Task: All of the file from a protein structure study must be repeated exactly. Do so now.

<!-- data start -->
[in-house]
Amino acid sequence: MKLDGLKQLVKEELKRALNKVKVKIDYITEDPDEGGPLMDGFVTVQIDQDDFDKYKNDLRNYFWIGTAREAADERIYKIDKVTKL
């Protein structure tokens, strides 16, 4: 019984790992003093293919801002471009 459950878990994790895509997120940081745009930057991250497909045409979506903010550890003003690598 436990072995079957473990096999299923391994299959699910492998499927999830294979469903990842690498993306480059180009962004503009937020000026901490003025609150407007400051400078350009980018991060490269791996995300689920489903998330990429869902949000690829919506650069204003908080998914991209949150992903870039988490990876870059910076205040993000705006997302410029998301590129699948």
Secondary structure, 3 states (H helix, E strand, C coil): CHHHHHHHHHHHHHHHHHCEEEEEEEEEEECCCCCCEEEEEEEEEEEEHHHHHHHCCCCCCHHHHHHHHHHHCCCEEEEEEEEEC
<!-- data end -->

[in-house]
Amino acid sequence: MKLDGLKQLVKEELKRALNKVKVKIDYITEDPDEGGPLMDGFVTVQIDQDDFDKYKNDLRNYFWIGTAREAADERIYKIDKVTKL
């Protein structure tokens, strides 16, 4: 019984790992003093293919801002471009 459950878990994790895509997120940081745009930057991250497909045409979506903010550890003003690598 436990072995079957473990096999299923391994299959699910492998499927999830294979469903990842690498993306480059180009962004503009937020000026901490003025609150407007400051400078350009980018991060490269791996995300689920489903998330990429869902949000690829919506650069204003908080998914991209949150992903870039988490990876870059910076205040993000705006997302410029998301590129699948």
Secondary structure, 3 states (H helix, E strand, C coil): CHHHHHHHHHHHHHHHHHCEEEEEEEEEEECCCCCCEEEEEEEEEEEEHHHHHHHCCCCCCHHHHHHHHHHHCCCEEEEEEEEEC